Dan Bowman sent over this ongoing series at Forbes. I’d seen the first couple of parts of it, but didn’t realize it was still ongoing. In light of new Amazon tablet rumors, it takes on new relevance. It’s a thought-provoking look at the state of U.S. manufacturing today, and the state of management. I don’t [...]
Today, the sermon at church was based mostly on Nehemiah 5. Nehemiah 5 talks about the ruinous financial situation of the children of Israel at the time the book was written. Check out Nehemiah 5:4-5. “We have had to borrow money to pay the king’s tax on our fields and vineyards. Although we are of [...]
Affordable is relative, of course. LED lights are a long way from costing less than CFLs, and of course, the old-fashioned incandescents are still cheaper. But the Ecosmart LED bulb that Home Depot is about to start selling for $20 costs half as much as competing offerings from GE and Philips.
They use 8-9 watts to provide equivalent light to a 40w incandescent, work in dimmers, are made in the USA, and have an estimated life expectancy of 17 years. So I think I could be persuaded to buy a couple.
I once worked someplace whose management laid an egg when they found out that it was possible to sniff network traffic over hubs. So they replaced all the hubs in their network, at considerable expense, with switches for an extra layer of security.
That’s fine. Except…
My son likes wooden trains. I guess I shouldn’t be surprised, since I like the bigger metal (and sometimes plastic) trains that run on O gauge track. The downside to Brio and Learning Curve (Thomas) trains is that sometimes they seem to cost nearly as much as Lionel, even though they’re essentially carved blocks of wood.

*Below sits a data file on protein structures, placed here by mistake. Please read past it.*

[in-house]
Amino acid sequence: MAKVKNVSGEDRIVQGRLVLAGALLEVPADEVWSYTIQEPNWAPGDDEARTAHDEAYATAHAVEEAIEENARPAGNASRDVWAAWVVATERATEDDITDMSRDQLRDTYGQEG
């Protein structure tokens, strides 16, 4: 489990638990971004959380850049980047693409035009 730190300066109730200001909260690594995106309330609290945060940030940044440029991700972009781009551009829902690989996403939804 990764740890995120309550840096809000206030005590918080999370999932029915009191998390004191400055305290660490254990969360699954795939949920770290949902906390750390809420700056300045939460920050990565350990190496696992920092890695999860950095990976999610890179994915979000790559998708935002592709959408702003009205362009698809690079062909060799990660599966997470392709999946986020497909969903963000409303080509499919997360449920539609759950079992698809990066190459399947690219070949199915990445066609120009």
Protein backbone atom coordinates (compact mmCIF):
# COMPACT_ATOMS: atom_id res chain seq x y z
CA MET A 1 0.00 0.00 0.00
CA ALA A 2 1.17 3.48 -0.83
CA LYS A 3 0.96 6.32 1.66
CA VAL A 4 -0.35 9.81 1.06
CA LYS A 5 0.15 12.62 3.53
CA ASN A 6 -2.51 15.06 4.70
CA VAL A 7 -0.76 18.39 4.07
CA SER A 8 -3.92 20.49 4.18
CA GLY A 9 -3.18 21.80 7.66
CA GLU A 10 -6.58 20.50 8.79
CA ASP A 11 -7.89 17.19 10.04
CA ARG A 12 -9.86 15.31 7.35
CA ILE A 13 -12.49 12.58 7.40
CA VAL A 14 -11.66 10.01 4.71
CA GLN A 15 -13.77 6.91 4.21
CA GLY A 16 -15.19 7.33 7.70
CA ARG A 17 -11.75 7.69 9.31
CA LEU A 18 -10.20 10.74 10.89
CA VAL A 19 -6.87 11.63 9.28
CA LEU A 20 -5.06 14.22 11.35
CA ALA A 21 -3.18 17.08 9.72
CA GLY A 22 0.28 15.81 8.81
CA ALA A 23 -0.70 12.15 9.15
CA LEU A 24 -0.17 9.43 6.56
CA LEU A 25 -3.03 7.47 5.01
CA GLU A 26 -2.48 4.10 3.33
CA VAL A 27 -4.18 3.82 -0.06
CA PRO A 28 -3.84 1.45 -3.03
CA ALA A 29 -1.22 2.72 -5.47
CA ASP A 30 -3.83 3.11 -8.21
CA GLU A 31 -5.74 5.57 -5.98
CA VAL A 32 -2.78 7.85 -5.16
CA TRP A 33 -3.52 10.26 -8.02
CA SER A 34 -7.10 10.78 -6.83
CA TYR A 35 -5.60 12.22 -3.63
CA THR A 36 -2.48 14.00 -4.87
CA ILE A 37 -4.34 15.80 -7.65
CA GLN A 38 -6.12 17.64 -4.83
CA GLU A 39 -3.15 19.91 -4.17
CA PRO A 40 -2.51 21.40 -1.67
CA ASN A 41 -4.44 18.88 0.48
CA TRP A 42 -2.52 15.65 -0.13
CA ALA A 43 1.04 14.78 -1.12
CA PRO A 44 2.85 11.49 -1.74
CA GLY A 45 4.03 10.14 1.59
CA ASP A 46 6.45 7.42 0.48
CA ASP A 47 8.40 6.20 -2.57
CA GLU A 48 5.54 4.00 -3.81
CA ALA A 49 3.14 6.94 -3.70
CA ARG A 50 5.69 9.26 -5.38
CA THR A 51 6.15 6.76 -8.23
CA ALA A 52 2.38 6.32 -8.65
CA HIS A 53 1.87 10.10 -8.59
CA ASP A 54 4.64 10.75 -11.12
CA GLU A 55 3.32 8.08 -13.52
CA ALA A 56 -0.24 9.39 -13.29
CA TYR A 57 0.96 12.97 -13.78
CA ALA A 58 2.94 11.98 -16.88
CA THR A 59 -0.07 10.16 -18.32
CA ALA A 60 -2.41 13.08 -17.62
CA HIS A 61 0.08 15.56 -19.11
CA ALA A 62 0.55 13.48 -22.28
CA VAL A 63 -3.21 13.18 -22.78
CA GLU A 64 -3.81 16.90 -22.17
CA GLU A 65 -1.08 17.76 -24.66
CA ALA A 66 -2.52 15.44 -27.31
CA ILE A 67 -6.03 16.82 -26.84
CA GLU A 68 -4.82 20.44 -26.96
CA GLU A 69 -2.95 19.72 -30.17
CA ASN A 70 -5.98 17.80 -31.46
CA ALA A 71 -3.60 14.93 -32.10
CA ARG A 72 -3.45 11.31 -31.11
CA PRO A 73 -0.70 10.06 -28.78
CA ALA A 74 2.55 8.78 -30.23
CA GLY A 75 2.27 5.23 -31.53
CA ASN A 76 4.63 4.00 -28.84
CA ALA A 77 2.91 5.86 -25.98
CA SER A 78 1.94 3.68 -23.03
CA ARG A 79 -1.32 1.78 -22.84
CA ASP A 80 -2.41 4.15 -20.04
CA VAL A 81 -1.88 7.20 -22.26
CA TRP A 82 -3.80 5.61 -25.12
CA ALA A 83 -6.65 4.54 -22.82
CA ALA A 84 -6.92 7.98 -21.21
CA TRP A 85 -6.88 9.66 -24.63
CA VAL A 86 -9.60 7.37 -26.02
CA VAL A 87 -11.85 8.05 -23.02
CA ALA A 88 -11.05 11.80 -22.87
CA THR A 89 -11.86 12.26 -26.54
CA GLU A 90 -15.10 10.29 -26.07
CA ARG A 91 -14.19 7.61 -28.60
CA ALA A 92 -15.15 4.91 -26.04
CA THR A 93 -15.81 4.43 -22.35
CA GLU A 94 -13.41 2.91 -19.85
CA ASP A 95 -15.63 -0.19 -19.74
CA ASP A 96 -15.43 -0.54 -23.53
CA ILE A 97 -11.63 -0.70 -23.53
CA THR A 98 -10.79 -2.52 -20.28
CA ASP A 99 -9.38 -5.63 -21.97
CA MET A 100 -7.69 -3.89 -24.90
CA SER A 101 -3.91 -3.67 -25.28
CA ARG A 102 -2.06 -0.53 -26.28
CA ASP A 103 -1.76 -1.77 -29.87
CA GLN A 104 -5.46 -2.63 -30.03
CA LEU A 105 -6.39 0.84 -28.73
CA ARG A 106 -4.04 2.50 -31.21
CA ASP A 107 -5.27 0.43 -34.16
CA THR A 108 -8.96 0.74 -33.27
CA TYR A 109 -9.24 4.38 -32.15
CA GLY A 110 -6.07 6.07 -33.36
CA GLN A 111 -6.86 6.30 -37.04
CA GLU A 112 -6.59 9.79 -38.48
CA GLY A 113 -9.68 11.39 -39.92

There are several ways to save money on them, however.
So a friend of a friend came over the other night, pitching a pyramid scheme. He just told me he’d started a business. I figured (and kind of hoped) he wanted to sell me handyman services. Actually he wanted to get me out of debt.
"But I have no debt," I said. He told me I needed to keep an open mind.
I remember the last time someone told me that. It was two Mormon missionaries. To be nice, my wife and I let him keep talking.
Today, some 10 years and 11 months since the last time I did it, I left a job on my own terms. I called my boss, asked to see him, and walked to his office with a single-page letter in hand.
It’s not something I’m especially good at, and, being a fixer by nature, it’s not something I’m usually inclined to do. And while there are several things about this job that I won’t miss at all, my main reason for leaving is health care.
PC World has a treatise on “good enough” computing. This isn’t actually a new trend but it’s never stood still for as long as it has now.
I took a monitor to Best Buy today. They offer free recycling of most consumer electronics, with a $10 charge for things like monitors and TVs. In exchange, they give you a $10 gift card. So in essence, they’ll take a monitor or TV for free if you buy something.
Nearly 20 years ago, as I sat in a high school English class, the teacher told us all about the American Dream. And then she said there was one generation that wasn’t going to experience that dream, and she pointed at us.
As grim as things look right now, I can look around myself and see people proving Mrs. Susan Collins wrong, and that makes me happy.